What does a Traineeship involve?


Each Traineeship will last from six weeks up to a maximum of six months and will provide essential work preparation training, English and maths support (required for anyone who doesn’t already have a GCSE A*-C equivalent) alongside a high quality work experience  placement provided by the employer.


Businesses design and run their Traineeships themselves or in partnership with the best training organisations, all of whom are rated by Ofsted as Outstanding or Good. Large employers and smaller local businesses are all being encouraged to participate to enable young people to gain the necessary skills across different sectors.



What are the benefits of Traineeships?


Traineeships give young people the skills they need to secure a job and succeed in employment, with the content tailored to people’s individual needs. The work preparation training will ensure young people develop the abilities and confidence needed to take the first step in their career, such as an Apprenticeship, while the English and maths support will increase employability and earning potential.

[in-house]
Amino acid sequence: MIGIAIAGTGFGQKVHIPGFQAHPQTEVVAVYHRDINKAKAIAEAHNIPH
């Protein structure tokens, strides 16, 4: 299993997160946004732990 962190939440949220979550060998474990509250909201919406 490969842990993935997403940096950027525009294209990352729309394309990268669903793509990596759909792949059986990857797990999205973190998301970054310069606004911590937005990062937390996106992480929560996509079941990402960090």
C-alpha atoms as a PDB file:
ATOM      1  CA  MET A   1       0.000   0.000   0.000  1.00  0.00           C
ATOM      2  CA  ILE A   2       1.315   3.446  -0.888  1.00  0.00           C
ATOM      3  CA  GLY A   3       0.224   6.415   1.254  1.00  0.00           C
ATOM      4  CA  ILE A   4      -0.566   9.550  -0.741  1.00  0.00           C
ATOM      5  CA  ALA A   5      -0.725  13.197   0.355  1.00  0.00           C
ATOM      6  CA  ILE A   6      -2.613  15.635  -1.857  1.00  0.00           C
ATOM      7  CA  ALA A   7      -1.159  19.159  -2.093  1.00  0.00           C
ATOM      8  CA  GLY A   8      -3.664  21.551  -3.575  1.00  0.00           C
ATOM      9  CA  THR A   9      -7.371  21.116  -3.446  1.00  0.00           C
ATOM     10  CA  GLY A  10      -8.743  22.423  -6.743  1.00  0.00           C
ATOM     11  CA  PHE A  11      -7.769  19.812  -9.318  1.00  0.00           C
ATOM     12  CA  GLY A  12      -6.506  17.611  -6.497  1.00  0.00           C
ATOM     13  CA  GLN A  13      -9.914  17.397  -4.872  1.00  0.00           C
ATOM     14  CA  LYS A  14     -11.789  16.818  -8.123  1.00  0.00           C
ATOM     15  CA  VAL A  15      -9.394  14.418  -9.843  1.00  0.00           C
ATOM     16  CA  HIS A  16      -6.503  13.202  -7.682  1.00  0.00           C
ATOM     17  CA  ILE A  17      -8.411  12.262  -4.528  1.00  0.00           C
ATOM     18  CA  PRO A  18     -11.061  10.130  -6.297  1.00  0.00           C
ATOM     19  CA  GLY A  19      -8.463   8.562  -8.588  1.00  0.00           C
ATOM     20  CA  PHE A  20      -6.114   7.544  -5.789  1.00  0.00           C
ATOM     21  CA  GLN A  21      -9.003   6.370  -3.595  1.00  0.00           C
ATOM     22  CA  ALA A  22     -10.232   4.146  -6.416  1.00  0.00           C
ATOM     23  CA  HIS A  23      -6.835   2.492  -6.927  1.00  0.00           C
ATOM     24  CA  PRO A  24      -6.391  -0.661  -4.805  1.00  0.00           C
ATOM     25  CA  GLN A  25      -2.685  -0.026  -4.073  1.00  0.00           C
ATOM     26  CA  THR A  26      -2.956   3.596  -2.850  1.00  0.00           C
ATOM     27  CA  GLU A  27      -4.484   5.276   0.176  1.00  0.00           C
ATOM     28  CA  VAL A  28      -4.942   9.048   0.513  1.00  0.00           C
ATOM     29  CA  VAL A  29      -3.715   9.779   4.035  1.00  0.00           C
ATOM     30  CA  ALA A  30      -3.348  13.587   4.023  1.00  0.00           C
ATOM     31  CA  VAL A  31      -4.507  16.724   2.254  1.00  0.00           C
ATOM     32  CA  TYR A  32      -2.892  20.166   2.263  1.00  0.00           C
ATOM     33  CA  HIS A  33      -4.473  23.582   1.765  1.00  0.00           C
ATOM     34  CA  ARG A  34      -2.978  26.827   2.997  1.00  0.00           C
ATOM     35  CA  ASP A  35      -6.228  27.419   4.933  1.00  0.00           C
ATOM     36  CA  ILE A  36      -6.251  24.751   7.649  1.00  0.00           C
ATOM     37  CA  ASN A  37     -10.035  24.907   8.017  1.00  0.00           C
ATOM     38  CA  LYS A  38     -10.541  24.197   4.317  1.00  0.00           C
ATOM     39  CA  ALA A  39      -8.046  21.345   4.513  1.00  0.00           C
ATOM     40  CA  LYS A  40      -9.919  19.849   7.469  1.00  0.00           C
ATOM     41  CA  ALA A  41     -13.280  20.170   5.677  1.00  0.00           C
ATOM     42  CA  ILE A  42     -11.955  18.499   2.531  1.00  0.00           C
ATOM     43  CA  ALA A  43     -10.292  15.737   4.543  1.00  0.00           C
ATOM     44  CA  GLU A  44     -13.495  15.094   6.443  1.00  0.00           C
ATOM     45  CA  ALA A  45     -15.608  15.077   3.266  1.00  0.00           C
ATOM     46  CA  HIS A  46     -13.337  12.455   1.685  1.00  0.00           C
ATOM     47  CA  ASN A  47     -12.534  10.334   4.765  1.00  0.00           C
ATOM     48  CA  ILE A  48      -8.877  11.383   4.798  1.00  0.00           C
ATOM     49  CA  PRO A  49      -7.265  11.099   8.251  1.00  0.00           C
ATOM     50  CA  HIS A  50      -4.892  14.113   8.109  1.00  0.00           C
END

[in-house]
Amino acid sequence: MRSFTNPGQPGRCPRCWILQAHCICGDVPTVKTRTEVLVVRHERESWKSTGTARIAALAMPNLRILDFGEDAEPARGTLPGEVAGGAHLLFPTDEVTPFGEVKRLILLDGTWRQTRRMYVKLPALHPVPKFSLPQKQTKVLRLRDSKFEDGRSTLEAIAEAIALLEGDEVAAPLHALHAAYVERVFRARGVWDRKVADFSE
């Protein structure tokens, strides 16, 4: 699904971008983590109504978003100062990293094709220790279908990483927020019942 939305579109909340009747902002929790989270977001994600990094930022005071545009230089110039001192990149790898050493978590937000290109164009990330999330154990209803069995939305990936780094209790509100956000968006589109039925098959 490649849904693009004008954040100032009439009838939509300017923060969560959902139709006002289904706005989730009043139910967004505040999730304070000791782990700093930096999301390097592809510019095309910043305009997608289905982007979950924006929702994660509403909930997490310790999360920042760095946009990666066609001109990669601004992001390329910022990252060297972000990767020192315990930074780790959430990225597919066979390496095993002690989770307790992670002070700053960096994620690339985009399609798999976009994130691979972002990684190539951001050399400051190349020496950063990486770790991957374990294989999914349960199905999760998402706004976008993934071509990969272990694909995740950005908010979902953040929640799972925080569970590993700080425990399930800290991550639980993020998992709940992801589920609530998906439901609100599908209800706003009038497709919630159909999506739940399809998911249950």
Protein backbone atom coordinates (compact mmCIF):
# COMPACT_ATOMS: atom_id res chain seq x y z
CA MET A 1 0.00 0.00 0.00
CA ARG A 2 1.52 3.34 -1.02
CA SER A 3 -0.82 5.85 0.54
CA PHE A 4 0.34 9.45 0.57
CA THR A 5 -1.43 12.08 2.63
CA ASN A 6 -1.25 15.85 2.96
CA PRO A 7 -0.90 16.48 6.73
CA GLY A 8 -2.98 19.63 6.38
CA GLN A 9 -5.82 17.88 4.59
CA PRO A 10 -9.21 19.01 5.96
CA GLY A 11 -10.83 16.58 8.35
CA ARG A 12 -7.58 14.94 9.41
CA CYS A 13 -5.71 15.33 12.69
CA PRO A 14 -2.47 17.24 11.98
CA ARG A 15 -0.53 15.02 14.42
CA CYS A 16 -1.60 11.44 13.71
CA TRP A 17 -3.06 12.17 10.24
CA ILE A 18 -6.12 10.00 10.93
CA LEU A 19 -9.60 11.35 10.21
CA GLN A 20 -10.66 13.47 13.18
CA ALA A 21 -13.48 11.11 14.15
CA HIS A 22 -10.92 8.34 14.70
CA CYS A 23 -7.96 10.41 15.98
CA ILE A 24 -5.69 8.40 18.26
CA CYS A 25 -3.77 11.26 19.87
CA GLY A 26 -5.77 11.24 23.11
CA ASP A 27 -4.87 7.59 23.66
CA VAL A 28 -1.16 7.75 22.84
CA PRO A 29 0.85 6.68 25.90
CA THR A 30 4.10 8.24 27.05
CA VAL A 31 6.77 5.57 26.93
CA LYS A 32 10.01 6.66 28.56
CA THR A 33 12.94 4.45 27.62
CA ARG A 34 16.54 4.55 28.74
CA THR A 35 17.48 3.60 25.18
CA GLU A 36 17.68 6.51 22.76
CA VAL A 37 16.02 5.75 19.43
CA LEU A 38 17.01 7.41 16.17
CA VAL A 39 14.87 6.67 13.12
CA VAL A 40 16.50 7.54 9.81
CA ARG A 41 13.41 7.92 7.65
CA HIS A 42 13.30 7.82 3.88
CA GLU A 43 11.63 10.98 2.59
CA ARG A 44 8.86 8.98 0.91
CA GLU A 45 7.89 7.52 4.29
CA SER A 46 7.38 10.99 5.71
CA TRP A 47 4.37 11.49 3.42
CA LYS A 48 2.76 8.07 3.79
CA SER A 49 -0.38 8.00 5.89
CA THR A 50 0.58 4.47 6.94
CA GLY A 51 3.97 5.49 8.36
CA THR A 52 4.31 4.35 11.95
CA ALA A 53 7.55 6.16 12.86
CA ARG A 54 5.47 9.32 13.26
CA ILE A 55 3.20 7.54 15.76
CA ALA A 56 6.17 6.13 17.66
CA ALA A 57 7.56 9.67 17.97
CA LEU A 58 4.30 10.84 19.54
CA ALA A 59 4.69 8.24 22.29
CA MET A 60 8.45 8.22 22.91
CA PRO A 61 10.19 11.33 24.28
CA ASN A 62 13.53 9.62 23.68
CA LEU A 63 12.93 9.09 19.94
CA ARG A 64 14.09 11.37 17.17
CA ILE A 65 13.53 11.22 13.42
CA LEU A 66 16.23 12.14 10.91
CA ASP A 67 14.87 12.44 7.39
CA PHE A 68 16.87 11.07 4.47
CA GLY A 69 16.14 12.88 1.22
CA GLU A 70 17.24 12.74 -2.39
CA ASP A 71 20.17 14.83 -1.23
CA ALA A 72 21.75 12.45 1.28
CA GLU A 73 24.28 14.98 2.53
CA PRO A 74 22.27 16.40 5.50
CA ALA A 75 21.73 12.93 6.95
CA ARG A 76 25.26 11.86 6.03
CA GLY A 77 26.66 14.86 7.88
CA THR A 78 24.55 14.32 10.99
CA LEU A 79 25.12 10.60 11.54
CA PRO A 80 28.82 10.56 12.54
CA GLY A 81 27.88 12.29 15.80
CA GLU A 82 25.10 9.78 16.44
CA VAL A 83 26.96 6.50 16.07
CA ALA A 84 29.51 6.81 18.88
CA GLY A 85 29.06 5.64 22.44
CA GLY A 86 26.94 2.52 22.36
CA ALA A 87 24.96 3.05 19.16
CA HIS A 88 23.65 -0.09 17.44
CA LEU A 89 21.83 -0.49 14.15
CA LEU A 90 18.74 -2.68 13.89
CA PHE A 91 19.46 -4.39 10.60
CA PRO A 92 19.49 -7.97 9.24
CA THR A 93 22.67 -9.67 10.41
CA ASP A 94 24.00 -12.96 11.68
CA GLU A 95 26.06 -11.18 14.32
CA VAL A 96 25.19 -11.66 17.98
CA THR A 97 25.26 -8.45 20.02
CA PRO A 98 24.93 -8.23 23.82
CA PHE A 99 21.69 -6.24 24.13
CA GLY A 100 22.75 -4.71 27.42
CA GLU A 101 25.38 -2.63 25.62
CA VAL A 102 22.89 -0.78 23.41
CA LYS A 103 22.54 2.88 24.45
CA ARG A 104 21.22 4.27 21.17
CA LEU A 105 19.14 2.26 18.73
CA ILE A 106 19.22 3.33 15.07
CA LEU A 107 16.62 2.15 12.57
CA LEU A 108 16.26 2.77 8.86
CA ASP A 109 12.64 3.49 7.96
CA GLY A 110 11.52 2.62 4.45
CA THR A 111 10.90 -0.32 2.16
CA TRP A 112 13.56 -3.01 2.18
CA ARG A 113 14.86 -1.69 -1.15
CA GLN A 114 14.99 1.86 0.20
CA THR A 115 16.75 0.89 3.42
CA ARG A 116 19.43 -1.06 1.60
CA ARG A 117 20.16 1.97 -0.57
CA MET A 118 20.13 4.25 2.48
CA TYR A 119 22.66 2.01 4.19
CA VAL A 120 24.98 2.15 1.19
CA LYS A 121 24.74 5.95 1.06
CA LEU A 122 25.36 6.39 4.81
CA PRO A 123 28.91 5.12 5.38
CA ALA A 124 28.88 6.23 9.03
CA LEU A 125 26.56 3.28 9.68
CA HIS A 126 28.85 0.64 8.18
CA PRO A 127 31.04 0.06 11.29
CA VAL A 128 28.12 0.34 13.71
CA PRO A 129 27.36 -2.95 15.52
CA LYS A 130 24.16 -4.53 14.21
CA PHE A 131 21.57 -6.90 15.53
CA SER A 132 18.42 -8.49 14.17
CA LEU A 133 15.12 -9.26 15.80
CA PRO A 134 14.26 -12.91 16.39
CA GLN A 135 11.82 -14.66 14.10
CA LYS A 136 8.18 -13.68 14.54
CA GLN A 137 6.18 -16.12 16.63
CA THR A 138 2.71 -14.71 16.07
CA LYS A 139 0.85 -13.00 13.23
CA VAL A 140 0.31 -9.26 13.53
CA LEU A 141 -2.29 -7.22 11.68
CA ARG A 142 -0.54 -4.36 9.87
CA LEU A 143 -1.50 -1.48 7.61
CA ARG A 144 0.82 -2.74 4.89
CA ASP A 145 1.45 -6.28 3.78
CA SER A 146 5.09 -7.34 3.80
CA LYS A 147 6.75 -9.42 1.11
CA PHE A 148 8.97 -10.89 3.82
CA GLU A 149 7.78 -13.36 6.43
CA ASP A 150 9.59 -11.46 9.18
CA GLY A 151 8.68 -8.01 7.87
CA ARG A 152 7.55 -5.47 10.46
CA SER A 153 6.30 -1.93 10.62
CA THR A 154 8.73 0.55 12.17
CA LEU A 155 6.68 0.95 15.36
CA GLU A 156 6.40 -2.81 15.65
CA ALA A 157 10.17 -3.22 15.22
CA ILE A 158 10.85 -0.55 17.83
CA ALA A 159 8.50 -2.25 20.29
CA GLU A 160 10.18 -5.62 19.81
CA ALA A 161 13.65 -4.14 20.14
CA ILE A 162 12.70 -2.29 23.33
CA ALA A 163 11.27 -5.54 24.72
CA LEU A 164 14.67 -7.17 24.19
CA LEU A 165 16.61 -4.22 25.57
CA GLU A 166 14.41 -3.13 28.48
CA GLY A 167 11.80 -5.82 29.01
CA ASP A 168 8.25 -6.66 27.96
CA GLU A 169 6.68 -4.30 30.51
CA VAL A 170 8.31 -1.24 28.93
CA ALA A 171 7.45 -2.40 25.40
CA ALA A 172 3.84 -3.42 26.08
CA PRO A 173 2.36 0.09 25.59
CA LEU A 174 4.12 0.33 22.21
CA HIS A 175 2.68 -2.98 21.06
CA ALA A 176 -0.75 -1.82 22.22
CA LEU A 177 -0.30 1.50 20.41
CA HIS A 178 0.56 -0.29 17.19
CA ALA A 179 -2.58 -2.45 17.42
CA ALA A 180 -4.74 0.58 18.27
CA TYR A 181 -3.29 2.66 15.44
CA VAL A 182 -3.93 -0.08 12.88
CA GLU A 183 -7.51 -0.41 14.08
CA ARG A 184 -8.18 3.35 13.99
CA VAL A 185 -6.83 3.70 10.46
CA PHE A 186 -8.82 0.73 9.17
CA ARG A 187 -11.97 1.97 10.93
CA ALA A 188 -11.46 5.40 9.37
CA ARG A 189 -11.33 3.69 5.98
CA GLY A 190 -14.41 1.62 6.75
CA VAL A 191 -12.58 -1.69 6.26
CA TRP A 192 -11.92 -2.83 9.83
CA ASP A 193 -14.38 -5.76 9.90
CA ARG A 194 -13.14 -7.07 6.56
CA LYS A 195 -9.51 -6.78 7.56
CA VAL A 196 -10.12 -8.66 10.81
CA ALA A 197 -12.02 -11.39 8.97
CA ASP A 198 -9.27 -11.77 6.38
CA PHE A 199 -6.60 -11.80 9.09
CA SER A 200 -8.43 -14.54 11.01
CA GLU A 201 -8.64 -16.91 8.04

Research shows that people with a GCSE A*-C equivalent qualification in maths are 8% more likely to be employed and earn an average of 11% more than their peers, and that achieving Level 2 literacy also has similar positive effects.

Traineeship Logo

At the end of the work experience placement, trainees receive a job interview if a role becomes available with the company or an exit interview and reference.


While employers are not required to pay trainees, they will be encouraged to support with meals and travel costs and all training will be funded by the Government.


Why are Traineeships necessary?


According to a study by ICM Research 60% of unemployed young people say they are worried about not being able to get a job in the future and less than four in ten (38%) believe they are ready for work. Employers are at the heart of Traineeships and trainees could be learning from high quality employers.